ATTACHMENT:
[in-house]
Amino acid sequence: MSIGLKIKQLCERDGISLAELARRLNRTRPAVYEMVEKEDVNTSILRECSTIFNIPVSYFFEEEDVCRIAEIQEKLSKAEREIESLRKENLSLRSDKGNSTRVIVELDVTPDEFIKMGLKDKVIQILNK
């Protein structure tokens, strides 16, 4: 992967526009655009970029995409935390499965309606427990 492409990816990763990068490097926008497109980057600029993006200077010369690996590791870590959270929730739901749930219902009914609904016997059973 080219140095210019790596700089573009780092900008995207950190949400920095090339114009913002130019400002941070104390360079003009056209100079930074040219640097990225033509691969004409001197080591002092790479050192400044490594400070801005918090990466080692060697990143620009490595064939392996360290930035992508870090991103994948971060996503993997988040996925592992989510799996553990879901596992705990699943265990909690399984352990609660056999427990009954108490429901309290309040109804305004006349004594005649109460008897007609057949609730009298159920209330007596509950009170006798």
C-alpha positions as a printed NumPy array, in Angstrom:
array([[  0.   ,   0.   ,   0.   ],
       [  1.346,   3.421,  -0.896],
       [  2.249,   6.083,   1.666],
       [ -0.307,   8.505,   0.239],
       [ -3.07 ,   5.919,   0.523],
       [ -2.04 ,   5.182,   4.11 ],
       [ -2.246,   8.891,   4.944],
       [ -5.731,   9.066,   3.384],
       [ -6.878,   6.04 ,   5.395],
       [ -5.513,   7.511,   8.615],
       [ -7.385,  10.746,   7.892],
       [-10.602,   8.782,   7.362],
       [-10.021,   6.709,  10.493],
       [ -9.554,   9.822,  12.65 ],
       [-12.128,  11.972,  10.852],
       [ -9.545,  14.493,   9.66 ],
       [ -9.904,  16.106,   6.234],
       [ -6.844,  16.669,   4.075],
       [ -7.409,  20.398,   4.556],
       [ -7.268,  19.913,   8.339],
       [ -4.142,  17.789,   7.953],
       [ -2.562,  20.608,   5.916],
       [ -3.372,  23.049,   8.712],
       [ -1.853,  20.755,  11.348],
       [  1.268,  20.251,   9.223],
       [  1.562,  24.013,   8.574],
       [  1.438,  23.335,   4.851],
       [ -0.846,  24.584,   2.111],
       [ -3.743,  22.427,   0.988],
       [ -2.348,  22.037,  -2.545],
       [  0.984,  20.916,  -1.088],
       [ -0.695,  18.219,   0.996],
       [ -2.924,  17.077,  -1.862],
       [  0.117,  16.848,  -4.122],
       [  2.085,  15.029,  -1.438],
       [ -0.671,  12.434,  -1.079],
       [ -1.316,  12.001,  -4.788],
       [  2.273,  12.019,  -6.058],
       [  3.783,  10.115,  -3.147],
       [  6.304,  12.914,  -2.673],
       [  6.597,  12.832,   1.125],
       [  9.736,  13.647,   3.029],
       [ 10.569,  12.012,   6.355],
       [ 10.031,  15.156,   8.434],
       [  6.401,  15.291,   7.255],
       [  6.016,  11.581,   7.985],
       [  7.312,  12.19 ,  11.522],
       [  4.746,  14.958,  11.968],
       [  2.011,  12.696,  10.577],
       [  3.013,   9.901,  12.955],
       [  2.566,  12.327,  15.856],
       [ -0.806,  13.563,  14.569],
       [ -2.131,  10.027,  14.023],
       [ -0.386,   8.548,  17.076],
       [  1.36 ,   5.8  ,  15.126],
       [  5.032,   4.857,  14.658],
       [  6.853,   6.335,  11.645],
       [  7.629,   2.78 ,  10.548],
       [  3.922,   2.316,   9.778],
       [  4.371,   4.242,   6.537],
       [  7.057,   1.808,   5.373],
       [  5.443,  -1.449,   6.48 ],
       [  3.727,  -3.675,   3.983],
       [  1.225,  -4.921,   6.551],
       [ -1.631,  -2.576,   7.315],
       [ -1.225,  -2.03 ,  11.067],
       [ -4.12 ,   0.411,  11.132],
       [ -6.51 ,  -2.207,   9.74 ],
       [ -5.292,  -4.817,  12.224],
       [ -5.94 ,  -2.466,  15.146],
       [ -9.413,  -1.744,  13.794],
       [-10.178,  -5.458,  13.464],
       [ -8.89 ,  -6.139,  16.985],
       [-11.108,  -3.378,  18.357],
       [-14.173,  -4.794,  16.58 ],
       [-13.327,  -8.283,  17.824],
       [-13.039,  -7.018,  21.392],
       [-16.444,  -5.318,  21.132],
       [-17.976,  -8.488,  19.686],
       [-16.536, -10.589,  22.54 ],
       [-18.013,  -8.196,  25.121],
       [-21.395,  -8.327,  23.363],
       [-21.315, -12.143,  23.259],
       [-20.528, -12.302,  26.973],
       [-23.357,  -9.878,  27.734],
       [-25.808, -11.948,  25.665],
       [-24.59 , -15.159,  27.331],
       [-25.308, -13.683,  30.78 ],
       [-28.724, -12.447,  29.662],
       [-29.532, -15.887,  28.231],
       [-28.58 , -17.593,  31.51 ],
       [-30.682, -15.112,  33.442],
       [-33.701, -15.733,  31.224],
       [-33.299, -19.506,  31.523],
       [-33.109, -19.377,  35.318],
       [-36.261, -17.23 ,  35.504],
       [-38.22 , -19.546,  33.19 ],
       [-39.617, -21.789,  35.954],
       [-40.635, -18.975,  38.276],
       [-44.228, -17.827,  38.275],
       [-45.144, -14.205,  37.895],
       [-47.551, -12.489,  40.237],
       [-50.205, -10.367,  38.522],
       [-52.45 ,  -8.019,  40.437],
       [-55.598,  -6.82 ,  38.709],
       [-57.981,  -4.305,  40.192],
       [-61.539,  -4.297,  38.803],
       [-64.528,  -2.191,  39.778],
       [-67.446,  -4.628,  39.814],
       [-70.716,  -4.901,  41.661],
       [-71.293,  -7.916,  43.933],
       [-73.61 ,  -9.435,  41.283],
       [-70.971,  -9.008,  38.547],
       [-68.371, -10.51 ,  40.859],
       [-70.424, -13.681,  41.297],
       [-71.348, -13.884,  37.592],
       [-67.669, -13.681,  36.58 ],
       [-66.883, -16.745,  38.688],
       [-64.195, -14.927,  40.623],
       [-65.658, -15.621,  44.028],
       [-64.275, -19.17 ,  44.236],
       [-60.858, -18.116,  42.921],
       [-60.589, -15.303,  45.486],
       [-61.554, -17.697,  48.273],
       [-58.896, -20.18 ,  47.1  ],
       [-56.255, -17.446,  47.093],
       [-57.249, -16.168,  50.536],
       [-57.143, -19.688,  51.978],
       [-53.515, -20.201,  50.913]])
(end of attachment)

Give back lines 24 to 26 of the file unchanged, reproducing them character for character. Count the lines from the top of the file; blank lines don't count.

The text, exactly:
       [ -7.268,  19.913,   8.339],
       [ -4.142,  17.789,   7.953],
       [ -2.562,  20.608,   5.916],